Details of Life on the Road: Street eats, cheap sleeps, budget travel experiences

The Annapurna Diaries: Day 8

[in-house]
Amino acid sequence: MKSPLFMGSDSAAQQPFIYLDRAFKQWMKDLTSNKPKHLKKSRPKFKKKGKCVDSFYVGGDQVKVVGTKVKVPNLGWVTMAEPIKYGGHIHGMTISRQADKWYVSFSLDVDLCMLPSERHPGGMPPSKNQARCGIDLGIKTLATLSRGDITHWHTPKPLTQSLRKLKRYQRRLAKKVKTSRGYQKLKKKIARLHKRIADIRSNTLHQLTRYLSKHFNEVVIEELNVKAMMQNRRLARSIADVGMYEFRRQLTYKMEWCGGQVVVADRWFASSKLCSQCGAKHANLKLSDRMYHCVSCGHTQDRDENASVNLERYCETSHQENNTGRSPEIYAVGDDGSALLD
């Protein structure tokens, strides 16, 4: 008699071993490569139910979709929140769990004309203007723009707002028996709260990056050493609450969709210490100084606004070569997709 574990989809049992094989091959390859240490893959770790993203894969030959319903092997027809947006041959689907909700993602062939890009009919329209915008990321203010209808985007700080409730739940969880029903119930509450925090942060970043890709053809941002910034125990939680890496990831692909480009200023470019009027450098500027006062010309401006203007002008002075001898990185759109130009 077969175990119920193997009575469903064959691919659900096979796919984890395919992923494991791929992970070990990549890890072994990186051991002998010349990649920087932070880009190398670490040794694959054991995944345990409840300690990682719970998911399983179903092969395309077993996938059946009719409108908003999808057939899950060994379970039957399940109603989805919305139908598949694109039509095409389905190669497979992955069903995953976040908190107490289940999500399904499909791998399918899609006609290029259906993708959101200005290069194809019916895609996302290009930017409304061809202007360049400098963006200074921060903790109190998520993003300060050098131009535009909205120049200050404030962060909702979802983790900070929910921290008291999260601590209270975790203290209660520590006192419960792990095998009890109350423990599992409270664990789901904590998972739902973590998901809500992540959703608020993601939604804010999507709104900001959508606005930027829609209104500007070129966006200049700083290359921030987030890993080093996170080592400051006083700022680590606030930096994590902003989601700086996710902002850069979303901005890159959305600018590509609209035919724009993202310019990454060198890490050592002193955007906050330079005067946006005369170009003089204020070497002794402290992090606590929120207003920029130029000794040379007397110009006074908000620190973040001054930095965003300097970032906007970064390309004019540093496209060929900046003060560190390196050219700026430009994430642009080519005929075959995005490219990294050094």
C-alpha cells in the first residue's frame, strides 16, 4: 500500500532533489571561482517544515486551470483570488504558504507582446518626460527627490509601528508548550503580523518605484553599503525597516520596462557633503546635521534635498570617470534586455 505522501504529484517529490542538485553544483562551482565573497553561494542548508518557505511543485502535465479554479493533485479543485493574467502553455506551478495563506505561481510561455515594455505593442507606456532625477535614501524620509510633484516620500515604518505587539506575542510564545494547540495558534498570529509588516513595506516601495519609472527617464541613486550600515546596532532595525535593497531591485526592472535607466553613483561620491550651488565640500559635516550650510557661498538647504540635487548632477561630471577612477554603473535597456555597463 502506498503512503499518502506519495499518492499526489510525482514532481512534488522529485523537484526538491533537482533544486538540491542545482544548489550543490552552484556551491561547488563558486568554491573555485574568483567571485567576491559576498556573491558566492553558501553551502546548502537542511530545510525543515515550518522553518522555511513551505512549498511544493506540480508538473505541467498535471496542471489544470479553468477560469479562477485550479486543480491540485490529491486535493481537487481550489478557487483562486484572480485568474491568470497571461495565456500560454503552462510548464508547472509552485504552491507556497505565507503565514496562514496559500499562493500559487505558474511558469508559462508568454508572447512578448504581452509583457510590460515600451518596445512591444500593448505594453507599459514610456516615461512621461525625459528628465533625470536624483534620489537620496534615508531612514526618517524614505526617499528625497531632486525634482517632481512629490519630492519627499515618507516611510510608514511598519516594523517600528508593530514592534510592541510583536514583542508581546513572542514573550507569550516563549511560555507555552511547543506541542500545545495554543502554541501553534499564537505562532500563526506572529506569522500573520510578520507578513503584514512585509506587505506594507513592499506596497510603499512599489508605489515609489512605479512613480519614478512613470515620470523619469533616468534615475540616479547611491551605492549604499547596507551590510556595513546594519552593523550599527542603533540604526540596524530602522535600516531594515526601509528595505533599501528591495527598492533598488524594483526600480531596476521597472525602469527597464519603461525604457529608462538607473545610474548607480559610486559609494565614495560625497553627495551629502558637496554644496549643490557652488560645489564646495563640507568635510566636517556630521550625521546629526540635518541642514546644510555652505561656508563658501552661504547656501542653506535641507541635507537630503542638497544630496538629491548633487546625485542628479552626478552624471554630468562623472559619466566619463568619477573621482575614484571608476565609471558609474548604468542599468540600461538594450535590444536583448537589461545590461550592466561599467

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Although I had a day off yesterday I don’t feel substantially different today. Today wasn’t so bad, 10km and a 660m accent. I was surely tired at the end of it, though. It was snowing the night before, but the morning proved peaceful with rays of sun and open skies of blue. Then came the crowds of other hikers of which we were part, of course. The hike loses its essence when there are many others around, soon however, after having passed some of the group, solitude is yours again, kind of. Shortly after we left from Manang, I thought I saw some smaller yaks in the distance. Upon closer inspection, however, the yaks were actually giant vultures, some sitting ever so peculiarly on the cliff side, others guarding the recently frozen yak carcass ever so calmly, others taking a few slow strides, extending their wings, taking off, and circling above. Huge creatures. Quote: “I don’t think I’ve changed my underwear in 3 days”, I said. ”overrated”, Tom replied. “Everyday I’m shuffling” sings Mark to make us smile, then asking if it’s shuffling or shaking the deck of cards. Shuffling I told him. We hiked for about 5.5 hours, leaving Manang at 7:30am and arriving in Yetdar around 12:30pm. I had a big dal bhat for lunch. The place was free to stay, as is everywhere along the circuit (in low season probably even more), so long as we eat dinner and breakfast where we sleep. Good deal, really. The place was freezing. Our room was in the basement of a mud and wood house. We played cards in the evening and retired early, around 8:00pm. I was too cold to write or read that evening. There were no lights either. Earlier in the evening we talked about life in a serious manner. The conversations had between fellow travelers are often the most rewarding, inspiring, heart warming, intense, truest conversations ever had. No hold barres. We talked intimately about our pasts, our beliefs, our aspirations, our problems, our faults, our everything. It’s amazing. As I have to pee every night, sometimes twice, thrice, and as the bathrooms are outside I’m left to wander freezingly under the night sky, the bright night sky. I never have any idea what time it is, but it usually feels like the sun will soon rise and I’m then lifted with a bit of awareness, likely due to the night’s radiant brightness. The mountains are glowing in a mystical black and white scene. The moon was full, the seldom cloud drifting across the portrait and the stars shining. I have never seen such nighttime beauty. The yak shit picker cut his index finger, one small infected slice can then cause one’s demise. The owner of the guesthouse seemed to always be dealing with yak dung. He had cut his finger and so we happily gave him a bandage and fixed him up.

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